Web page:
Lender Processing Services – Special Report: Legal woes mount for a foreclosure kingpin
Reuters is out with a nasty article on the company (<– a must read in its entirety) which basically claims that the firm lied on it’s conference call!
Still, Carbiener told the Wall Street analysts in an October 29 conference call that LPS’s legal concerns were overblown, and the stock has jumped 13 percent since its close the day before the call.
But a Reuters investigation shows that LPS’s legal woes are more serious than he let on. Public records reveal that the company’s LPS Default Solutions unit produced documents of dubious authenticity in far larger quantities than it has disclosed, and over a much longer timespan.
Paging Mr. Sarbanes and Mr. Oxley on Line 1. Mr. Sarbanes, you’re urgently wanted on Line #1.
This looked like, originally, yet another part of the Robosigning thing. But now we have this:
Interviews with key players and court records also show that pending investigations and lawsuits pose a bigger threat to the company than Carbiener let on.
The criminal investigation in Jacksonville by federal prosecutors and the Federal Bureau of Investigation is intensifying. The same goes for a separate inquiry by the Florida attorney general’s office. Individuals with direct knowledge of the federal inquiry said that prosecutors have impaneled a grand jury, begun calling witnesses and subpoenaed records from LPS.
A Grand Jury? That, to the best of my knowledge, hasn’t been disclosed by the company!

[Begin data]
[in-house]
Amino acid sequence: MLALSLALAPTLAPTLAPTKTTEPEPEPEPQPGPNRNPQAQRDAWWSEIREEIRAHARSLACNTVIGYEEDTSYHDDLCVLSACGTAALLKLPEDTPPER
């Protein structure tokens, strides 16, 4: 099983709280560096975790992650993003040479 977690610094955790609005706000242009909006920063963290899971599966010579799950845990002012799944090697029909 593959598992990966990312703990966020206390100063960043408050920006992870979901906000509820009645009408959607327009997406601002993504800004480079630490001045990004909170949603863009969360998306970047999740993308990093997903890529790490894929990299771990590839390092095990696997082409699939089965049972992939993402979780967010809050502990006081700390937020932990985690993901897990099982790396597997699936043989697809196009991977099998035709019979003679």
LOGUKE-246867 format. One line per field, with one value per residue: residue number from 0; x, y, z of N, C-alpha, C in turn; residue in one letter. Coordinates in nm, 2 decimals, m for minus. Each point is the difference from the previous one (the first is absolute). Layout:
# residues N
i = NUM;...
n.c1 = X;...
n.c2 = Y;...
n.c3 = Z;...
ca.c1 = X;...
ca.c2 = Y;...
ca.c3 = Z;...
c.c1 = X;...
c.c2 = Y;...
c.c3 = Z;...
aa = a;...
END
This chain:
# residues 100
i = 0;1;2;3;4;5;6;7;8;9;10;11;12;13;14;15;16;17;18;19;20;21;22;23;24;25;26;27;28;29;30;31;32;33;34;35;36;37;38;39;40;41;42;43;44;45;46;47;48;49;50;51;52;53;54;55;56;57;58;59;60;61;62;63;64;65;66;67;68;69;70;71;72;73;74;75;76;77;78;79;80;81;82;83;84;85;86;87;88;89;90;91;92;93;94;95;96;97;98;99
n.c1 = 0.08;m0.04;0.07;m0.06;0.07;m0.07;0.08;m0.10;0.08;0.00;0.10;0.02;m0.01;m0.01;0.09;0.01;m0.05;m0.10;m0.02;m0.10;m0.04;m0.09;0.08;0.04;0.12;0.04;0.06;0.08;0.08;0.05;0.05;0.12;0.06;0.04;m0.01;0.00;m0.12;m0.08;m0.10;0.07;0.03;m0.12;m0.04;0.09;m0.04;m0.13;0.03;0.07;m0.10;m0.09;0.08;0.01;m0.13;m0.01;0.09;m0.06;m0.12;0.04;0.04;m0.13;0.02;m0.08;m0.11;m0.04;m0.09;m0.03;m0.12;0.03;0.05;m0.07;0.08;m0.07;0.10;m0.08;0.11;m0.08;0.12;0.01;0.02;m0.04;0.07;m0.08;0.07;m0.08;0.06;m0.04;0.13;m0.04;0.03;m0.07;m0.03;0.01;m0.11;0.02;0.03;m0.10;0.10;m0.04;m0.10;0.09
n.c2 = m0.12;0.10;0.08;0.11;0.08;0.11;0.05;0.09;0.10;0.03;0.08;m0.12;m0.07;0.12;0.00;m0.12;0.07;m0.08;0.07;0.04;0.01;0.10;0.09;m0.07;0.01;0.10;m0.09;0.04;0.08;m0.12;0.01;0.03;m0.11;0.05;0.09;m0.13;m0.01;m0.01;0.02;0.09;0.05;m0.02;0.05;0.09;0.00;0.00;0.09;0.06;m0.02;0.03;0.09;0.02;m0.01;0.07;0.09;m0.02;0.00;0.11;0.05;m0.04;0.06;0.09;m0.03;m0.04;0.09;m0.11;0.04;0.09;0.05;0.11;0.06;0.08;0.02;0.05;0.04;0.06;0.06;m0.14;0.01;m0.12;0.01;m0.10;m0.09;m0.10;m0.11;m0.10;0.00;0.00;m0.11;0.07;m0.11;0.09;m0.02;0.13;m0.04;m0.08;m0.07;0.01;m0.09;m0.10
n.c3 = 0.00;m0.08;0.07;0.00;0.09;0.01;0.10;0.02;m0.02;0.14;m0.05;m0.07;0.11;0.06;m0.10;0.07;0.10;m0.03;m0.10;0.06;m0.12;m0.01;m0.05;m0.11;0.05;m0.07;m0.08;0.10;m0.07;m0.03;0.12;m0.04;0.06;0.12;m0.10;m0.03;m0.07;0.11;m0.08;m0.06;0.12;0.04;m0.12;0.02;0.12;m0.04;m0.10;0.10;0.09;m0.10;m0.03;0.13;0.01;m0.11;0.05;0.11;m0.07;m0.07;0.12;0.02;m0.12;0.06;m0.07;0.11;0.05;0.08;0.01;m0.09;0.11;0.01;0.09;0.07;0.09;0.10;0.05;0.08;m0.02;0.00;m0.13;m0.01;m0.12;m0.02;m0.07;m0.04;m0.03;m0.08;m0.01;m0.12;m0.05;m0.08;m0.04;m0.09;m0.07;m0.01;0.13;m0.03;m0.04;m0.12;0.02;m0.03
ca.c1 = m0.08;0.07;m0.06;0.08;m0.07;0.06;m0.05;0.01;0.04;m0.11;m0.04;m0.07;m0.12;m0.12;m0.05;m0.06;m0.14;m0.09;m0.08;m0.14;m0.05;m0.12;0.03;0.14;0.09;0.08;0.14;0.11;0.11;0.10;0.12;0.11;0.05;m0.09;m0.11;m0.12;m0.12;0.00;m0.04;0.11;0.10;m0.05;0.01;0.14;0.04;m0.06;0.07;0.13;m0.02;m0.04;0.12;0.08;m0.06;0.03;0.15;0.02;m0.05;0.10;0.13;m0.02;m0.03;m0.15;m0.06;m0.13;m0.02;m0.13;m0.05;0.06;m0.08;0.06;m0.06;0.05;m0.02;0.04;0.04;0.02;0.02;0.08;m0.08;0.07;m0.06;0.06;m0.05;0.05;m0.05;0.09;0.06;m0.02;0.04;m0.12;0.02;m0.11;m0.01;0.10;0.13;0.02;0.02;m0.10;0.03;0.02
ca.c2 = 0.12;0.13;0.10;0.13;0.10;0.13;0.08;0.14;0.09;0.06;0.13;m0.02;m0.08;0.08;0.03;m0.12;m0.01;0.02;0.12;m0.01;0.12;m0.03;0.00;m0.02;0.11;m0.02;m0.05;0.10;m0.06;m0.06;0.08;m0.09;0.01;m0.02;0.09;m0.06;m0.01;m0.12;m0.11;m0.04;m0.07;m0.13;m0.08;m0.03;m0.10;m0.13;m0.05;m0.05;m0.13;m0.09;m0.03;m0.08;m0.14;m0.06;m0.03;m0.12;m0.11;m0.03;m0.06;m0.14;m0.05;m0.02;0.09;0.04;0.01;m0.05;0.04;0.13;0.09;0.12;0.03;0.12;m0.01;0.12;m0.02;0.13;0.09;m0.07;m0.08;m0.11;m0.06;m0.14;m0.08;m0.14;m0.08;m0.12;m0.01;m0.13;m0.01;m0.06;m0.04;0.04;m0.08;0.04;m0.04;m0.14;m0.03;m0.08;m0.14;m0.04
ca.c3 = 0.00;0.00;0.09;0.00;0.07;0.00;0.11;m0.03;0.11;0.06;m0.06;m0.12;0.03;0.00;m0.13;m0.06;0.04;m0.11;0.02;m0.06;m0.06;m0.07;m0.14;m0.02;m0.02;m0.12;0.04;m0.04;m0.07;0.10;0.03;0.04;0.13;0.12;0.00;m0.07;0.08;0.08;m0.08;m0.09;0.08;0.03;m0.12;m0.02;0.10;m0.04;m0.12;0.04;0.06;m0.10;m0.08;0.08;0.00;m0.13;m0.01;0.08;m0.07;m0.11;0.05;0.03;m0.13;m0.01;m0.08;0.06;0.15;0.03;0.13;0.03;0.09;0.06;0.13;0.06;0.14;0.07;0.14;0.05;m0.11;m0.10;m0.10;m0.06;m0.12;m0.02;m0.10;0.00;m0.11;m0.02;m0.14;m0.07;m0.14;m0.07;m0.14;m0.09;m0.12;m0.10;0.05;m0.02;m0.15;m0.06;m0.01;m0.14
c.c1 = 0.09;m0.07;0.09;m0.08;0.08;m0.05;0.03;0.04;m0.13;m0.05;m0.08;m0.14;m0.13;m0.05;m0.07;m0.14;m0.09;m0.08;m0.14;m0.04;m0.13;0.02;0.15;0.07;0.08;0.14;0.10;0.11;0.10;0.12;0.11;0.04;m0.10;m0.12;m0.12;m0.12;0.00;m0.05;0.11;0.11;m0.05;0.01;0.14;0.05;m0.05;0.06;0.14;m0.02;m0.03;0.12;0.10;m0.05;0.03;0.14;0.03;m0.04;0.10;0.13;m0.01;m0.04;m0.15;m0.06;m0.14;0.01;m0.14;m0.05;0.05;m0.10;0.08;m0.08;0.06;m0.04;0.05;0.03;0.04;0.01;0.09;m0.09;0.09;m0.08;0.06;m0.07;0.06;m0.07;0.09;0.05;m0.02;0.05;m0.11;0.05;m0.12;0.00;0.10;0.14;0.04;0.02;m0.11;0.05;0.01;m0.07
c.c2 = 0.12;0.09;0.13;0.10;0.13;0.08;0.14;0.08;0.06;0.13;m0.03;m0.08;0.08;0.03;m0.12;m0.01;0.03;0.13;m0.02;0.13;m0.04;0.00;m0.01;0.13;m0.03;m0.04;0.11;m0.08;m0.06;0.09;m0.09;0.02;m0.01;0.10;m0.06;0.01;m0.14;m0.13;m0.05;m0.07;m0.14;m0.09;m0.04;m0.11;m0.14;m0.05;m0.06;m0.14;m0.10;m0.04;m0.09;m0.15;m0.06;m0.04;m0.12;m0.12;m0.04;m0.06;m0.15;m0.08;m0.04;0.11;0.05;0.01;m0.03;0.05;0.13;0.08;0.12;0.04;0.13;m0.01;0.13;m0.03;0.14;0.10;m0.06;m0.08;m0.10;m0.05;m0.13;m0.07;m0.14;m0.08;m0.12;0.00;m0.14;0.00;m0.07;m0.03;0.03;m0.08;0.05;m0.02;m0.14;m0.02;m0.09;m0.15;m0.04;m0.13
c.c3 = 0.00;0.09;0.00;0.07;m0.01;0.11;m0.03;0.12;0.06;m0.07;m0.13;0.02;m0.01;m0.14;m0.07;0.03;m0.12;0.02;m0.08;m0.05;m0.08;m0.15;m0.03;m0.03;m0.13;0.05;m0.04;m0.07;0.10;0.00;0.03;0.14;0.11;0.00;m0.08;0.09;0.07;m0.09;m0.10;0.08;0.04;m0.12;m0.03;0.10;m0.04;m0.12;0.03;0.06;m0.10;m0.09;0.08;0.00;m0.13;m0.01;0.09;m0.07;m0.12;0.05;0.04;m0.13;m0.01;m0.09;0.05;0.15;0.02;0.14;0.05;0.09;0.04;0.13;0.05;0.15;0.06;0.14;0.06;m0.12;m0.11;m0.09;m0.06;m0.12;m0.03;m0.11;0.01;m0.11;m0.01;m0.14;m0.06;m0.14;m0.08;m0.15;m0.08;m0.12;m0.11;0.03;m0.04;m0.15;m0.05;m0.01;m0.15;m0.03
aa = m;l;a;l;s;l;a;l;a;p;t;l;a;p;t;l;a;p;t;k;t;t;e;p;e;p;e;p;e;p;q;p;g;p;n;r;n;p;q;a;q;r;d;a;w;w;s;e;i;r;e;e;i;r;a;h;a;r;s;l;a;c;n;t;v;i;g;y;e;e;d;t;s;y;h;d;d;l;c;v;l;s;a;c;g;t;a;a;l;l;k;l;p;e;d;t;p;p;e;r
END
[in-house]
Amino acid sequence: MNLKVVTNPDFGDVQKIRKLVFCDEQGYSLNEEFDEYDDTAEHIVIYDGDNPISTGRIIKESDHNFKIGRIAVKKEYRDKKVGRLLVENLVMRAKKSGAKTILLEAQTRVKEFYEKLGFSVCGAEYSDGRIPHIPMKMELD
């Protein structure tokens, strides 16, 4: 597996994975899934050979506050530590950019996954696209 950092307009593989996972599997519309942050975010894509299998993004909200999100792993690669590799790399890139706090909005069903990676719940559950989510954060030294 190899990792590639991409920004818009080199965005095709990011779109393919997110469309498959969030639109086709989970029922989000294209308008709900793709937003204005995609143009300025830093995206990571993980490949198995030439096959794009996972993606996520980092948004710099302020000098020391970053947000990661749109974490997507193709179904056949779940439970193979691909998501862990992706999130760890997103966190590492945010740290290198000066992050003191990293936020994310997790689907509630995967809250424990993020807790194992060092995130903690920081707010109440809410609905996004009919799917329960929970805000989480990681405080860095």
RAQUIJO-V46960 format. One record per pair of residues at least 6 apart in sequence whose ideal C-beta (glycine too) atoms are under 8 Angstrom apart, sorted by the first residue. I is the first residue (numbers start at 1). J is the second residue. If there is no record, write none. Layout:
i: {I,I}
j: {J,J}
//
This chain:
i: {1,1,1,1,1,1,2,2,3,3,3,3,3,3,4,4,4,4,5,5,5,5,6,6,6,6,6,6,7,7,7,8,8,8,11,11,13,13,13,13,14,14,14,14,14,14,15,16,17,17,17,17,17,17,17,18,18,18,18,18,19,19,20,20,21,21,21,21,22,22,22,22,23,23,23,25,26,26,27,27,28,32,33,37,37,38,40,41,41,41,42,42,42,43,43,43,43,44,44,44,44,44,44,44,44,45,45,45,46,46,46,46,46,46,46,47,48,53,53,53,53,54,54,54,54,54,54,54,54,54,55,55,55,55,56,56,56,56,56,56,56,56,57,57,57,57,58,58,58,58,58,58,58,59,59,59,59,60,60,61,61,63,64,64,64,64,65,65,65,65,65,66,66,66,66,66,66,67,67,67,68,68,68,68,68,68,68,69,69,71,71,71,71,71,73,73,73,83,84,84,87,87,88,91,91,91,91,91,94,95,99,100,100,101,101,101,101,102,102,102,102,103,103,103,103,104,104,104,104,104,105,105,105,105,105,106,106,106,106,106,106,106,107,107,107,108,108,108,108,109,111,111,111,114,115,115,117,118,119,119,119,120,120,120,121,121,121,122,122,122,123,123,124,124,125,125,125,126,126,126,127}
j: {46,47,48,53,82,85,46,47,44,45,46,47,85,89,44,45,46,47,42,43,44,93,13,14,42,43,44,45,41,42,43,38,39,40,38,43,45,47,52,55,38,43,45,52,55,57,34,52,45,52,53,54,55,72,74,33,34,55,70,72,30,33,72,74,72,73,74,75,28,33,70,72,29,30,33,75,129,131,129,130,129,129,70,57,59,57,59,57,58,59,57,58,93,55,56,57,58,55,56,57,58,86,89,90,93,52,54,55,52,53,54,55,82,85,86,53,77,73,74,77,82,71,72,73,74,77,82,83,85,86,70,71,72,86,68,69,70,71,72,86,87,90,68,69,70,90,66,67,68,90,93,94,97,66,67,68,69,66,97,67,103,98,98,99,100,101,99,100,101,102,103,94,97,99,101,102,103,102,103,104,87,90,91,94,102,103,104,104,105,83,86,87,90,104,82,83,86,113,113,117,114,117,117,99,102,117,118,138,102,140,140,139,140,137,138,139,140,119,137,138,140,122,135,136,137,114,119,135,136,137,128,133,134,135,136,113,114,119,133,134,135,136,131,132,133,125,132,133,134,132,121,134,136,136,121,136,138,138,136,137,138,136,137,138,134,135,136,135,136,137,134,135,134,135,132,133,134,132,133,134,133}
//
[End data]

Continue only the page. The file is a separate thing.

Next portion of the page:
And here, again, is the root of the problem:
Without someone to draw up replacement documents, though, LPS’s clients faced potential hardship, because so many mortgages were never assigned by lenders, as required, in the first place. Without these documents, thousands of foreclosures all over the country would come to a halt.
Oh, it’s not just foreclosures. If the notes were never assigned by lenders as required in the first place to the trusts then the Trusts have nothing, the so-called “Mortgage-Backed Securities” have no mortgages in them, the buyers of said securities were sold an empty box and the originator was paid in full and thus can’t foreclose either!
The “real issue” here is simply this: There may well be millions of investors, including pension funds, banks and individuals, who bought these instruments in good faith predicated on the representations in the PSAs, which I noted in my earlier Ticker, that in fact are false.
Anyone who had their fingers in that pie in any meaningful form, and especially anyone who was involved in covering up what happened, might be in for a very, very bad time.
This bears watching.
Disclosure: The author owns PUTs on LPS.